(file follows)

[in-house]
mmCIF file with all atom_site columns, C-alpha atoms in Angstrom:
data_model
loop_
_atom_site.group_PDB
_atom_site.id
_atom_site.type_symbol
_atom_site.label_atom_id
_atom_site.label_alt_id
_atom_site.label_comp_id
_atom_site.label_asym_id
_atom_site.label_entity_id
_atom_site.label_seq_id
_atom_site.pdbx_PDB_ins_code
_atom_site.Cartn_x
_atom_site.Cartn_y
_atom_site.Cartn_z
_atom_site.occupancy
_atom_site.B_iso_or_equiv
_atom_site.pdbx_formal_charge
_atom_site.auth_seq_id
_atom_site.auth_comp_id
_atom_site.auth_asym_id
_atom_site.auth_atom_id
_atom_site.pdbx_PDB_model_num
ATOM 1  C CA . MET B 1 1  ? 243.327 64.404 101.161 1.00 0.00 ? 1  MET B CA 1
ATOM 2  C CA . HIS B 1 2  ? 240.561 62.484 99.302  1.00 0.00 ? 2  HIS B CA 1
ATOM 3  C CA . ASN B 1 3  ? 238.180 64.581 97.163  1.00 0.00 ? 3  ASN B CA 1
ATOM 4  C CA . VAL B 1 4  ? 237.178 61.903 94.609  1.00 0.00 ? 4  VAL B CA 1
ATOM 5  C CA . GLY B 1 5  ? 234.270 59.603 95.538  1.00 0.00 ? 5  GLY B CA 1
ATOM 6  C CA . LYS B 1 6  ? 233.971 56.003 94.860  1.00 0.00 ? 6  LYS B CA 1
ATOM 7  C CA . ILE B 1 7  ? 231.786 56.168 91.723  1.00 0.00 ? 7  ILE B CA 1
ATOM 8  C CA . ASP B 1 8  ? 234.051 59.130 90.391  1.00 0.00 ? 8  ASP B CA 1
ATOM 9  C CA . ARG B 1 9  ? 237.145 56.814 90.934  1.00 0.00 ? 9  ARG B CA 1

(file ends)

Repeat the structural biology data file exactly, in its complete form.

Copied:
[in-house]
mmCIF file with all atom_site columns, C-alpha atoms in Angstrom:
data_model
loop_
_atom_site.group_PDB
_atom_site.id
_atom_site.type_symbol
_atom_site.label_atom_id
_atom_site.label_alt_id
_atom_site.label_comp_id
_atom_site.label_asym_id
_atom_site.label_entity_id
_atom_site.label_seq_id
_atom_site.pdbx_PDB_ins_code
_atom_site.Cartn_x
_atom_site.Cartn_y
_atom_site.Cartn_z
_atom_site.occupancy
_atom_site.B_iso_or_equiv
_atom_site.pdbx_formal_charge
_atom_site.auth_seq_id
_atom_site.auth_comp_id
_atom_site.auth_asym_id
_atom_site.auth_atom_id
_atom_site.pdbx_PDB_model_num
ATOM 1  C CA . MET B 1 1  ? 243.327 64.404 101.161 1.00 0.00 ? 1  MET B CA 1
ATOM 2  C CA . HIS B 1 2  ? 240.561 62.484 99.302  1.00 0.00 ? 2  HIS B CA 1
ATOM 3  C CA . ASN B 1 3  ? 238.180 64.581 97.163  1.00 0.00 ? 3  ASN B CA 1
ATOM 4  C CA . VAL B 1 4  ? 237.178 61.903 94.609  1.00 0.00 ? 4  VAL B CA 1
ATOM 5  C CA . GLY B 1 5  ? 234.270 59.603 95.538  1.00 0.00 ? 5  GLY B CA 1
ATOM 6  C CA . LYS B 1 6  ? 233.971 56.003 94.860  1.00 0.00 ? 6  LYS B CA 1
ATOM 7  C CA . ILE B 1 7  ? 231.786 56.168 91.723  1.00 0.00 ? 7  ILE B CA 1
ATOM 8  C CA . ASP B 1 8  ? 234.051 59.130 90.391  1.00 0.00 ? 8  ASP B CA 1
ATOM 9  C CA . ARG B 1 9  ? 237.145 56.814 90.934  1.00 0.00 ? 9  ARG B CA 1